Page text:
The Toyota FT-EV concept was revealed during the 2009 North American International Auto Show (NAIAS), confirming Toyota's plan to launch an urban commuter battery electric vehicle by 2012
Image Credit: Toyota
In the early 2010s, Toyota plans to sell a million hybrids per year globally, a majority of those in North America. To accomplish this, Toyota will launch eight all new hybrid models over the next few years. These will not include next generation versions of current hybrids; instead, they will be all new dedicated hybrid vehicles, or all new hybrid versions of existing gas engine models.
Nanotechnology and nanomaterials are critical to the fabrication and operation of advanced lithium ion batteries used in hybrid vehicles. It is a fast growing market for carbon nanomaterials as well as nano lithium materials.
The heart of hybrid technology is its battery. Since the early 90’s, during the early stages of first-generation Prius development, Toyota has been committed to in-house R&D of advanced nickel-metal hydride batteries. Through three generations of Prius and a total of seven full-hybrid models, it has systematically reduced size, weight and cost while improving energy density, quality and reliability.
Toyota’s joint venture partnership with Panasonic has been a key element of its success in the advancement of hybrid technology. Later this year, Panasonic EV Energy (PEVE) will have three separate, fully operational production facilities with a combined capacity of more than one million units per year.
Moving the promise of electrification one step further, Toyota recently kicked off its global demonstration program involving approximately 600 Prius plug-in hybrid electric vehicles. Beginning early this year, 150 PHVs will begin to arrive in the U.S. where they will be placed in regional clusters with select partners for market/consumer analysis and technical demonstration.
The Prius PHV introduces Toyota's first generation lithium-ion drive battery. When fully charged, the vehicle is targeted to achieve a maximum electric-only range of about 13 miles and capable of achieving highway speeds of more than 60 mph in electric-only mode. For longer distances, the Prius PHV reverts to “hybrid mode” and operates like a regular Prius. This ability to utilize all-electric power for short trips or hybrid power for longer drives alleviates the issue of limited cruising range encountered with pure-electric vehicles.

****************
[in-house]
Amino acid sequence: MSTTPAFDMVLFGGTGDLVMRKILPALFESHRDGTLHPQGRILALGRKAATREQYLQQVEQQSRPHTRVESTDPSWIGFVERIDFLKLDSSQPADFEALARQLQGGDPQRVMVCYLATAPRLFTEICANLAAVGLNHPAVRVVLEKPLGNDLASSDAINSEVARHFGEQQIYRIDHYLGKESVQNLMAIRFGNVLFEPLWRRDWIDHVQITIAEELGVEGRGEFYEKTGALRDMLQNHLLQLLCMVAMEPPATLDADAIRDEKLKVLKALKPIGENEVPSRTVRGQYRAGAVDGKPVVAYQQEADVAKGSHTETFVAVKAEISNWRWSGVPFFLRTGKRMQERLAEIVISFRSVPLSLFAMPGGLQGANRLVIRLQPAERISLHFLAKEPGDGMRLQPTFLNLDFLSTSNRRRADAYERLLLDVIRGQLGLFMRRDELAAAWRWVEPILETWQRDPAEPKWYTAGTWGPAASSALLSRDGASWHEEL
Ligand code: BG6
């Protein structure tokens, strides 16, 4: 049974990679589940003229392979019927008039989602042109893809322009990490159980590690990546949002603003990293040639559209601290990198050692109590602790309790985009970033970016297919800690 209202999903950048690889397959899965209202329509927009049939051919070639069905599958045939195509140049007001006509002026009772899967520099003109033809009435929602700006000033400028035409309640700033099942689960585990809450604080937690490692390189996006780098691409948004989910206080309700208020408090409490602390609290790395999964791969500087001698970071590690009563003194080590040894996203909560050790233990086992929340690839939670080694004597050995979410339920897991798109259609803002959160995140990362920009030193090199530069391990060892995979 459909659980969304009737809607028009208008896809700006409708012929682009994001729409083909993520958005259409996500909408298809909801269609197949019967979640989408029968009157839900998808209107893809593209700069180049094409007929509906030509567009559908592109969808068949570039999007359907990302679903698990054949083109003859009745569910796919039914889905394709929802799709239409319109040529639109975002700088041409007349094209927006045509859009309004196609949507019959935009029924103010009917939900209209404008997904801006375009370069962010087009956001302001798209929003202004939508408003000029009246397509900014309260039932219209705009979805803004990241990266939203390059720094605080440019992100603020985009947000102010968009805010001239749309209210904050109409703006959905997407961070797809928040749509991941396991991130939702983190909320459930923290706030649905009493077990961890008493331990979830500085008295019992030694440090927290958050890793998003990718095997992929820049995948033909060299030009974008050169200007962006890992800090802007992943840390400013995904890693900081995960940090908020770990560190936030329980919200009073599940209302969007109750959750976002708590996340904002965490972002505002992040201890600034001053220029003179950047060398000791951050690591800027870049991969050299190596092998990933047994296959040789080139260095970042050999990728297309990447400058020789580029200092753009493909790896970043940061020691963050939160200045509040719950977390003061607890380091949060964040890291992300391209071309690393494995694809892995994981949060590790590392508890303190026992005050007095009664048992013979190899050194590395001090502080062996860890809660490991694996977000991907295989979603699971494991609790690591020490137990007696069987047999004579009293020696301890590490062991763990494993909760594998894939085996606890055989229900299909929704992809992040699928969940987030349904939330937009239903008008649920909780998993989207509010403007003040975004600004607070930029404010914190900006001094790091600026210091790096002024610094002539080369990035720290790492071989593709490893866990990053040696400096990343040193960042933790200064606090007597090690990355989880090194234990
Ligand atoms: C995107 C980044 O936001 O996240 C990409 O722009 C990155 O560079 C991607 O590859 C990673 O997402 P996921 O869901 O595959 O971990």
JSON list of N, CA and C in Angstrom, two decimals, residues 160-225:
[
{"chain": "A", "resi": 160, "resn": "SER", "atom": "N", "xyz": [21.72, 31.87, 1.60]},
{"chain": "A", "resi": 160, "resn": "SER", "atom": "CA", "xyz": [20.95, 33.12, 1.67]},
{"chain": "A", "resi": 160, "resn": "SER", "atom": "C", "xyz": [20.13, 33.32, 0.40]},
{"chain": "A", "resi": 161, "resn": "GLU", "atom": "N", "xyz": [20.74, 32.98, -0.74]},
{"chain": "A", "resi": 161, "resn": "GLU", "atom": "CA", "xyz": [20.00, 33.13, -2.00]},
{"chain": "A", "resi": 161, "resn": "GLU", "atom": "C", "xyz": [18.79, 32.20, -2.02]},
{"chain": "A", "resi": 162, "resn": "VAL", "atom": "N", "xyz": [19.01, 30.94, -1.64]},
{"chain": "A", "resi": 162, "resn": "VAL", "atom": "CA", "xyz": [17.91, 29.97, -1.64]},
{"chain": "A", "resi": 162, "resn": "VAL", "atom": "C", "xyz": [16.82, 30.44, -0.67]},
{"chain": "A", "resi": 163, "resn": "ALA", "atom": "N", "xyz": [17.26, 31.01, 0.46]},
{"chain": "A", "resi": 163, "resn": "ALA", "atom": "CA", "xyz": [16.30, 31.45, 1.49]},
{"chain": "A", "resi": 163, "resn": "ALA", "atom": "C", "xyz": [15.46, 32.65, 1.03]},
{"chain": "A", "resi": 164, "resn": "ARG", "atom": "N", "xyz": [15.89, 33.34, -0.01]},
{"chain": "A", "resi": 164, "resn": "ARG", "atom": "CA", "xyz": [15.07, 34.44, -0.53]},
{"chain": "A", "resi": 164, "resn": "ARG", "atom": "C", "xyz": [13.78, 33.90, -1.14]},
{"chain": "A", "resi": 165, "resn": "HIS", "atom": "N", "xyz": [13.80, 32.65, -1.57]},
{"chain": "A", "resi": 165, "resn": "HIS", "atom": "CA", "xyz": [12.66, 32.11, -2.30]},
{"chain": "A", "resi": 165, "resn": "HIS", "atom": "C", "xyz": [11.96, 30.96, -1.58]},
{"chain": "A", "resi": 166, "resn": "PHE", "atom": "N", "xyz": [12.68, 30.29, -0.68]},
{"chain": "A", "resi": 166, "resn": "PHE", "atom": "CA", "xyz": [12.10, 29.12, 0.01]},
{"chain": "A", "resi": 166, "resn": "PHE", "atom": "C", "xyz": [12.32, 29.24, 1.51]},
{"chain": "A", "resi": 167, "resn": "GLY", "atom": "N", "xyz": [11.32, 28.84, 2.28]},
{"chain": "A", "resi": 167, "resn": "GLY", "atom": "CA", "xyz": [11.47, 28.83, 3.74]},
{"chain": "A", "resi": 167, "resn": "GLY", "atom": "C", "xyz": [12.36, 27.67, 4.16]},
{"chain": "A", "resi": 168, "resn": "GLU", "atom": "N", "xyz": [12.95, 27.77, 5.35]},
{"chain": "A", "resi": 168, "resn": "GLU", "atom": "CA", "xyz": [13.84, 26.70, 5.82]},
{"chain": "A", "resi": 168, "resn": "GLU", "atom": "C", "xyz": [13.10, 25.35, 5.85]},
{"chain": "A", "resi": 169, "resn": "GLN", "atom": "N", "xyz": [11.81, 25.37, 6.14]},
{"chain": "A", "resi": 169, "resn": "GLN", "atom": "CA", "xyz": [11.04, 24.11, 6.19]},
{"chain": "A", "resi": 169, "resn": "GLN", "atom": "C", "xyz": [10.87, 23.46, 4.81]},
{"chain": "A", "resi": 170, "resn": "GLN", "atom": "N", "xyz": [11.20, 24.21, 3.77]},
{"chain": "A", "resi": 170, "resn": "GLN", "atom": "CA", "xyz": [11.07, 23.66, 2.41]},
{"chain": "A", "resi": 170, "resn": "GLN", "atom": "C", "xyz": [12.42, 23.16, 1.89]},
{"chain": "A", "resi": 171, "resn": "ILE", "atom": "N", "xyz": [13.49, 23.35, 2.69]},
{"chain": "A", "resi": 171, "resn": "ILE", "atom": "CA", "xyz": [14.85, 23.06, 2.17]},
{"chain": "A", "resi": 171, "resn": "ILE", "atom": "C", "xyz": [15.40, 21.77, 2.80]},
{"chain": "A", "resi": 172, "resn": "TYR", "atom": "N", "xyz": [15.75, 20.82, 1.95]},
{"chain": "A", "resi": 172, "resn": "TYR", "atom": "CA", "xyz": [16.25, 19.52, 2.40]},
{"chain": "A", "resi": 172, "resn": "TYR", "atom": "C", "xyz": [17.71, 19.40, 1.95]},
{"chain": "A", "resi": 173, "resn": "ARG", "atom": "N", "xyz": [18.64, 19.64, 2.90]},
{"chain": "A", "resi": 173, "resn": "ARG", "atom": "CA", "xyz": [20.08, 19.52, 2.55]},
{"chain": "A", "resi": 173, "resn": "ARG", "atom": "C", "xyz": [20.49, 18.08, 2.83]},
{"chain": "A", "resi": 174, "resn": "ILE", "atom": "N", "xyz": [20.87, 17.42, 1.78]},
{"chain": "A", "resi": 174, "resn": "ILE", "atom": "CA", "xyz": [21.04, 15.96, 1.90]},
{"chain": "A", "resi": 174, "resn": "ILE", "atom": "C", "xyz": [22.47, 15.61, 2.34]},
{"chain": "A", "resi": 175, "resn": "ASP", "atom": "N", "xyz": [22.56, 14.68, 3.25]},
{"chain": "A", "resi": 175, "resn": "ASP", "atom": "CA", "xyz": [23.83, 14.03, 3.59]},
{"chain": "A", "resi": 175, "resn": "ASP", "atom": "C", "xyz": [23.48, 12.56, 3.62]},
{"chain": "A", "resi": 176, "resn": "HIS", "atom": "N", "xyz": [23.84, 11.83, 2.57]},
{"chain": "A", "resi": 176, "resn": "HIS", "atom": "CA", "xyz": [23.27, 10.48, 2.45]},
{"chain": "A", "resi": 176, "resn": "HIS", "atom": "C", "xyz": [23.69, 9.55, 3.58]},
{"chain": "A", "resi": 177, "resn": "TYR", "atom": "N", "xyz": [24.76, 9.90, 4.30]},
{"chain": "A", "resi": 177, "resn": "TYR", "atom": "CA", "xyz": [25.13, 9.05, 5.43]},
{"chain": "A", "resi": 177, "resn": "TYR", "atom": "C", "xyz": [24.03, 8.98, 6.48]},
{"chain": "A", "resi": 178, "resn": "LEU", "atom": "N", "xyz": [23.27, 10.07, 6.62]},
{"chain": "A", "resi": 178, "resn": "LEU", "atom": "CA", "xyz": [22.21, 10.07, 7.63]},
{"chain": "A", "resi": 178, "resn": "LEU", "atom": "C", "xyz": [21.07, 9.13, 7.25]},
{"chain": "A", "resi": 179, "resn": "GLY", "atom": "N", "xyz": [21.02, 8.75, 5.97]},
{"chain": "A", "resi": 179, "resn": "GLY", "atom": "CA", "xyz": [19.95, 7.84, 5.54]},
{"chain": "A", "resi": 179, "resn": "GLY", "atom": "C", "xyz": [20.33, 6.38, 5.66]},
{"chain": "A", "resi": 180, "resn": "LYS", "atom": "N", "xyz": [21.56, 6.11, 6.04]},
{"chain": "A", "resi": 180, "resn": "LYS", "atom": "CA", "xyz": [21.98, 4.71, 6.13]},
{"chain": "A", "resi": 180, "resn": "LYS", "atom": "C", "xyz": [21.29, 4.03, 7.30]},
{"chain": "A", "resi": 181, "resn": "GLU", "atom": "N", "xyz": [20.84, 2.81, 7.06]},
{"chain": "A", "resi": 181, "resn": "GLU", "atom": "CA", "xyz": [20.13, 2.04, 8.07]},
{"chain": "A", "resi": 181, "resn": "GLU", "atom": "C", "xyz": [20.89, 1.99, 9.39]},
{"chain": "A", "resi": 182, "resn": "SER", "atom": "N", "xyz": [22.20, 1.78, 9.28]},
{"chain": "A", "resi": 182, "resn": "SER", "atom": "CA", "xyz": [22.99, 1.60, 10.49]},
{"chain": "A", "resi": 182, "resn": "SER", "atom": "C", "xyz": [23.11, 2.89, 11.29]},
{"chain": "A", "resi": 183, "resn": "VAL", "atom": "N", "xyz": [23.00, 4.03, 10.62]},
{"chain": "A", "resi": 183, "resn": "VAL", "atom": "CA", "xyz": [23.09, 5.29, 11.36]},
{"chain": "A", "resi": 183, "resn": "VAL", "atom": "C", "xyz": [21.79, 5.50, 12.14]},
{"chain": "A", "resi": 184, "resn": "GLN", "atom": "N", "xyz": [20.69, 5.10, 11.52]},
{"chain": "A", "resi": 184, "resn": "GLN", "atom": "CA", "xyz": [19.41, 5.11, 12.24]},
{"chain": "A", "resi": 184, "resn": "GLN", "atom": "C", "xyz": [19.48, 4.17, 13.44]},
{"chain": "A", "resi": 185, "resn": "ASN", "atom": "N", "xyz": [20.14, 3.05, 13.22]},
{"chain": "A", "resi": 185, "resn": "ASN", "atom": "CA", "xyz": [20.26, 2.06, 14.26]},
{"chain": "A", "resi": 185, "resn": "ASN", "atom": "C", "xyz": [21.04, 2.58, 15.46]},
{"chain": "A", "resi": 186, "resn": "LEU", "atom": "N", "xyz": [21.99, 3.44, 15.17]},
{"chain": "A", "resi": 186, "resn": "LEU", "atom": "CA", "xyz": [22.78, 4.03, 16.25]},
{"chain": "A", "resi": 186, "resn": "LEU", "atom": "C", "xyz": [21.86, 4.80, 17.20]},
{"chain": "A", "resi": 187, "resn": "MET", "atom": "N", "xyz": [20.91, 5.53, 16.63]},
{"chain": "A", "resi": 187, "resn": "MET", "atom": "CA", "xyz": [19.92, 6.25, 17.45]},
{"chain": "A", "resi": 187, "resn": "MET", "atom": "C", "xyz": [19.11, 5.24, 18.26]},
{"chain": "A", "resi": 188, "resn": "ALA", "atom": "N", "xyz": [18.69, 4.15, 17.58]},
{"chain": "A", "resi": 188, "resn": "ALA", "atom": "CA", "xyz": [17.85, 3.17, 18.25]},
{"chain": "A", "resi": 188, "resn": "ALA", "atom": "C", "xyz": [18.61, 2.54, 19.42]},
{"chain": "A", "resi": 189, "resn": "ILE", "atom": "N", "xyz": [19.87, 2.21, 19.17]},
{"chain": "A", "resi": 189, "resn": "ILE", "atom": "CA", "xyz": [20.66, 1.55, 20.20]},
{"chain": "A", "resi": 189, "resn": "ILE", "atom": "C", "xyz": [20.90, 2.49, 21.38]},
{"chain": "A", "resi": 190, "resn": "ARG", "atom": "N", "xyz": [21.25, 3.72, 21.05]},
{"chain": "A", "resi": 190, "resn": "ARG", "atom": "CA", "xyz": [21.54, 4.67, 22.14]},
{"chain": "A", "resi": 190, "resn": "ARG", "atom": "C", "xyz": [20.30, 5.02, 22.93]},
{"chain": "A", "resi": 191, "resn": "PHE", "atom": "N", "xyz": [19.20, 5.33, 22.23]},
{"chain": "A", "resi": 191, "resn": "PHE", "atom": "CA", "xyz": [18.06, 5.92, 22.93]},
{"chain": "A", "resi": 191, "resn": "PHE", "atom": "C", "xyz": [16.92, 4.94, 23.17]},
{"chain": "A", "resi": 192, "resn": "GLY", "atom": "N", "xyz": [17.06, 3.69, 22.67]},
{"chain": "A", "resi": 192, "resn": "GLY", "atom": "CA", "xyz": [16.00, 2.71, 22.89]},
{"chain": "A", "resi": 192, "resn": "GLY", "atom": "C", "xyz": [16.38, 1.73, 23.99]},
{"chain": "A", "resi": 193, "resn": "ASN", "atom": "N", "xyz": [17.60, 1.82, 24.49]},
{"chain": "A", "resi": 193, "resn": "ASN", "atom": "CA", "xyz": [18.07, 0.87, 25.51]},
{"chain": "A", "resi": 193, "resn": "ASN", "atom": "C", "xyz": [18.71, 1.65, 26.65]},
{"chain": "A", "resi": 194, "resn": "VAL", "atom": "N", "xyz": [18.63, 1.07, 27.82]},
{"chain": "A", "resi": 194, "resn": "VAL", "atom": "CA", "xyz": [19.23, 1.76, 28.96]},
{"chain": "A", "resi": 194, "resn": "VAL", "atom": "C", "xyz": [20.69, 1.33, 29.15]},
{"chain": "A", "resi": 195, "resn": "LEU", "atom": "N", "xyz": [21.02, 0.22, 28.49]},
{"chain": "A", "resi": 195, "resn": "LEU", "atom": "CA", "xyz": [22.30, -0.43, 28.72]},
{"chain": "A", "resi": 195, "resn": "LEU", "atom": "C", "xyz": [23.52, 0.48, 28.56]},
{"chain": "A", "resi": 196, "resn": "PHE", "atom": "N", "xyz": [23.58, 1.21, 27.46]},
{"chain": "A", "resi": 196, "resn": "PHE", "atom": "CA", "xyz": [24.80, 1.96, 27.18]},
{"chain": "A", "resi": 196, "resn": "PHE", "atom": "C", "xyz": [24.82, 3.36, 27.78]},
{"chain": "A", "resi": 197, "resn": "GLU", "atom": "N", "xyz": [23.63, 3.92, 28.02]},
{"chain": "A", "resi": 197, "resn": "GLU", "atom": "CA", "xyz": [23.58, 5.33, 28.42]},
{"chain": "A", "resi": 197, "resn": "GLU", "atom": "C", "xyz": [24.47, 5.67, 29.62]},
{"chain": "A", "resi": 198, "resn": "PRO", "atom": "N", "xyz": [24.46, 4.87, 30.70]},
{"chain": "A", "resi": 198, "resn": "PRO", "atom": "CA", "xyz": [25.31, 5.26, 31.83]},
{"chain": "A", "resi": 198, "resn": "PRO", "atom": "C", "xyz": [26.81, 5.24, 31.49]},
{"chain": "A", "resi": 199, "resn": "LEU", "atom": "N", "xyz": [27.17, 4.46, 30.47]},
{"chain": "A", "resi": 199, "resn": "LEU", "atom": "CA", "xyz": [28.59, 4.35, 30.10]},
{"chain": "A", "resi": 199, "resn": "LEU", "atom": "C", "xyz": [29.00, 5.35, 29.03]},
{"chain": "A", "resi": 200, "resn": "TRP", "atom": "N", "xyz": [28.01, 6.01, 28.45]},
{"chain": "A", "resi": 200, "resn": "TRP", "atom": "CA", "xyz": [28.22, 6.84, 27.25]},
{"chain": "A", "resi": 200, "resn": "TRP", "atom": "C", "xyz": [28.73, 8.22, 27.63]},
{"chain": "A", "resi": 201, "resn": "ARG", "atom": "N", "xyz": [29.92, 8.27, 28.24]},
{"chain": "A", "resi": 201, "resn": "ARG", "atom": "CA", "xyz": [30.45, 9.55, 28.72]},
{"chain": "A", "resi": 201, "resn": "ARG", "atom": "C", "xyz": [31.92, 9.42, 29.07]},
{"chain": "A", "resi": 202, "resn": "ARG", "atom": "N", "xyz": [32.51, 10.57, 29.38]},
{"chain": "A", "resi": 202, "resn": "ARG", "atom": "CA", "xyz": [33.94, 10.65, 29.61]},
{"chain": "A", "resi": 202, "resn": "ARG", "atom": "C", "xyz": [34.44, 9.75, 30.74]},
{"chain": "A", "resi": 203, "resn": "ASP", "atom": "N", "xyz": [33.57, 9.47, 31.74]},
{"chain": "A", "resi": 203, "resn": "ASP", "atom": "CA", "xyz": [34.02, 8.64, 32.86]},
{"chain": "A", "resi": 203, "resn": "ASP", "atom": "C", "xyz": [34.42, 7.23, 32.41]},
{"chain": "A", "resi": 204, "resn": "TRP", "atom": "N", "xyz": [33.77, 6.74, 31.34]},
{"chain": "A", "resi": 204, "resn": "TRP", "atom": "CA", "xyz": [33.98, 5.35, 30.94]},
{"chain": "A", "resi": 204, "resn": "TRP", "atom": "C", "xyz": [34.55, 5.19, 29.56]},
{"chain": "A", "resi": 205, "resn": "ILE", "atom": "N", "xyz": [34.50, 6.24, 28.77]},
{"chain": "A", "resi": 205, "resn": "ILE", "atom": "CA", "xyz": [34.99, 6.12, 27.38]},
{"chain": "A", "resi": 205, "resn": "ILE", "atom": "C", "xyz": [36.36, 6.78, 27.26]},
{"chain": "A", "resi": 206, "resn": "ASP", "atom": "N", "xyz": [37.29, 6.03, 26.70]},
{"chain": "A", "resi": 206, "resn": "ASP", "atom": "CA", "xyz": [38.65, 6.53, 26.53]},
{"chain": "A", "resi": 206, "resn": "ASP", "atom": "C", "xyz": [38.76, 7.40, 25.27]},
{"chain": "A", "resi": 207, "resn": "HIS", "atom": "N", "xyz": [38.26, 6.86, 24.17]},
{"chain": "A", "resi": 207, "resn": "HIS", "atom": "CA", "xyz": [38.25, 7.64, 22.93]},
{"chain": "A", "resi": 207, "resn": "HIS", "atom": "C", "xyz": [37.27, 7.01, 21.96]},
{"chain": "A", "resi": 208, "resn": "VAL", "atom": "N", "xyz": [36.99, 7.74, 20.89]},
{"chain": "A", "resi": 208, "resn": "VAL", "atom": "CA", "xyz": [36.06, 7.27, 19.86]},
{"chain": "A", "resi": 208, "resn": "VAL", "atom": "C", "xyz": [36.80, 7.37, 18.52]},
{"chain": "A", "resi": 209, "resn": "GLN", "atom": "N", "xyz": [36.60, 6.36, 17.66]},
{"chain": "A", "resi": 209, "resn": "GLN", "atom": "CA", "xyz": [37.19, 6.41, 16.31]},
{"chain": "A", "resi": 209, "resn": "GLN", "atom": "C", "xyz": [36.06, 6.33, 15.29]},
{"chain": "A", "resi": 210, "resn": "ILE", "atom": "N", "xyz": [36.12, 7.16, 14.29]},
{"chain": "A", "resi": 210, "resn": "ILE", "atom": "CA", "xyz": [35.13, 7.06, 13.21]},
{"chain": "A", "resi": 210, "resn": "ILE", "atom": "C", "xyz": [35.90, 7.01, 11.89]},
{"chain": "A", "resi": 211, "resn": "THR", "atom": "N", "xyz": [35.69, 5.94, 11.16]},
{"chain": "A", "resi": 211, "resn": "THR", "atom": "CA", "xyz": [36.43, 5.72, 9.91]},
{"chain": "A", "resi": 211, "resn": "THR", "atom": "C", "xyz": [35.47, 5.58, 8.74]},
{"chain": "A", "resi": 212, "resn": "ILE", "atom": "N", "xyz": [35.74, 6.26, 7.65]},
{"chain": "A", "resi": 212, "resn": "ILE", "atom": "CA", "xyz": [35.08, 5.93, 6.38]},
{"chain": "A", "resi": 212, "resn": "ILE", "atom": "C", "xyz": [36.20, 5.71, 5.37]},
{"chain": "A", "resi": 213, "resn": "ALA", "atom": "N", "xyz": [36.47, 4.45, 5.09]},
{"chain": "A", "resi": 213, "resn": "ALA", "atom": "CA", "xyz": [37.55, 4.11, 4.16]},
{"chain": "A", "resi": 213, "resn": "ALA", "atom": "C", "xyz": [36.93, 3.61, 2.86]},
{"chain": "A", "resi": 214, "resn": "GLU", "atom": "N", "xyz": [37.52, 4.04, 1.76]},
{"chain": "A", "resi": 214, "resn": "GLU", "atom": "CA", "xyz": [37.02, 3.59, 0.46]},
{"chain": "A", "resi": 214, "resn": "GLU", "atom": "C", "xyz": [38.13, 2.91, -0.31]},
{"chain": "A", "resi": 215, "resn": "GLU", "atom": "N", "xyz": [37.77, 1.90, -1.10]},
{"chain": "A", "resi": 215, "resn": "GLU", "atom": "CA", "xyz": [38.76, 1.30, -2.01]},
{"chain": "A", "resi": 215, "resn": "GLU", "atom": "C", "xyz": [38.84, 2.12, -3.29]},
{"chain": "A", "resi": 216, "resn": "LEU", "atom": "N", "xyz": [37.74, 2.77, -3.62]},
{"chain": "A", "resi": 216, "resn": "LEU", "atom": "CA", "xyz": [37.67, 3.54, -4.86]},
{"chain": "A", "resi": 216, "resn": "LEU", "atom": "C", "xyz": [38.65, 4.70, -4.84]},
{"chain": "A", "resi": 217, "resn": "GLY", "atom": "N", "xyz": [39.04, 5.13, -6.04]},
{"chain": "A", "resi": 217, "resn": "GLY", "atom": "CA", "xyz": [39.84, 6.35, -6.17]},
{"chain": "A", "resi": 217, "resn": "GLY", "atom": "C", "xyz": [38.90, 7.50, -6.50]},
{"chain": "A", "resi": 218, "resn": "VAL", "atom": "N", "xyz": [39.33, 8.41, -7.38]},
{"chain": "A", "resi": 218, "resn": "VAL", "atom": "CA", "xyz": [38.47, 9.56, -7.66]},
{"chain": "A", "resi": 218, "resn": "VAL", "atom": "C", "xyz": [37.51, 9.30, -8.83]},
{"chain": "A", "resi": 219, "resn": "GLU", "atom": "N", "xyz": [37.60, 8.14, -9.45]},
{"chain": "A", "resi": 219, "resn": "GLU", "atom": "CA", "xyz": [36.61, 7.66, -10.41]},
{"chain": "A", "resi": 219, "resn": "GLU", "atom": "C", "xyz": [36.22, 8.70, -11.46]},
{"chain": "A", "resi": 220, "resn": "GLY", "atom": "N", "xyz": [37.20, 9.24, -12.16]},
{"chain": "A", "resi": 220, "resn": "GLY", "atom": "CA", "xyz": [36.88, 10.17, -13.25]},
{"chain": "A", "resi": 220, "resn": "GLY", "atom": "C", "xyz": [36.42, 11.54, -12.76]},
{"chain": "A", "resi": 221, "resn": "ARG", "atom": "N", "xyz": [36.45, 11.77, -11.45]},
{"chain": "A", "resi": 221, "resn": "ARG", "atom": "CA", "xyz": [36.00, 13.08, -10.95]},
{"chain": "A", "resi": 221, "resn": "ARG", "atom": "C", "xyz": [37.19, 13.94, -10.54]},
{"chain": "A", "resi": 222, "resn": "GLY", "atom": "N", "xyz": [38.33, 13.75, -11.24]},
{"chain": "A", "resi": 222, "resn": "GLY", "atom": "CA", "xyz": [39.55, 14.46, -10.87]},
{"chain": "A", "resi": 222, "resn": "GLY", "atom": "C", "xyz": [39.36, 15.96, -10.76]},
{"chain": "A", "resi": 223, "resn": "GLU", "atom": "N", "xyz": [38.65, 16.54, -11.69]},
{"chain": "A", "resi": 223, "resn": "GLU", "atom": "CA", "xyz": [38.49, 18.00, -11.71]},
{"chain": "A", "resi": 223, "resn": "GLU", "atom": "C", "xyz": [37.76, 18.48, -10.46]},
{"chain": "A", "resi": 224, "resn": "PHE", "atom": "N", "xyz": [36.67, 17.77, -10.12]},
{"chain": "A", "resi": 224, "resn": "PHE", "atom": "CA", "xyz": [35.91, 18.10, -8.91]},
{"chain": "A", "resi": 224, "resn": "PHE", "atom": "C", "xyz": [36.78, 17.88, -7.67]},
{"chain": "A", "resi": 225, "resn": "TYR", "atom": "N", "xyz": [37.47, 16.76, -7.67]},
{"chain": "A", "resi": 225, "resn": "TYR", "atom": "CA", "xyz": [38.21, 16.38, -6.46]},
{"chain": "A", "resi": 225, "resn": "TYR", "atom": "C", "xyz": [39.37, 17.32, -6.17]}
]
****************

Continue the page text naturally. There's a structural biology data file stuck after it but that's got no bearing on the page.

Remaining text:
All program vehicles will be equipped with data retrieval/ communication devices which will monitor activities such as: how often the vehicle is charged and when, whether the batteries are depleted or being topped-off during charging, trip duration and all-electric driving range, combined mpg and so on.
As it becomes available, data from the program vehicles will be posted to a dedicated Web site. This in use, readily available data will help consumers understand how the vehicles are being used and how they're performing.
Toyota believes this demonstration program is a necessary next step in societal preparation in that it allows Toyota the unique opportunity to inform, educate and prepare customers for the electrification of the automobile in general and the introduction of plug-in hybrid technology.
Toyota is moving quickly with the development of PHV technology well beyond this demonstration program. Advanced battery R&D programs with nickel-metal, lithium-ion and “beyond lithium” are underway for a wide variety of applications in conventional hybrids, PHVs, BEVs and FCHVs.
In the early 1990s, Toyota began R&D on building a practical and affordable hydrogen fuel cell vehicle. FCHV technical advancements have moved at a rapid pace. Engineers have made great strides in cost reduction targets in both materials and manufacturing and Toyota is committed to bringing hydrogen fuel cells to global markets in 2015.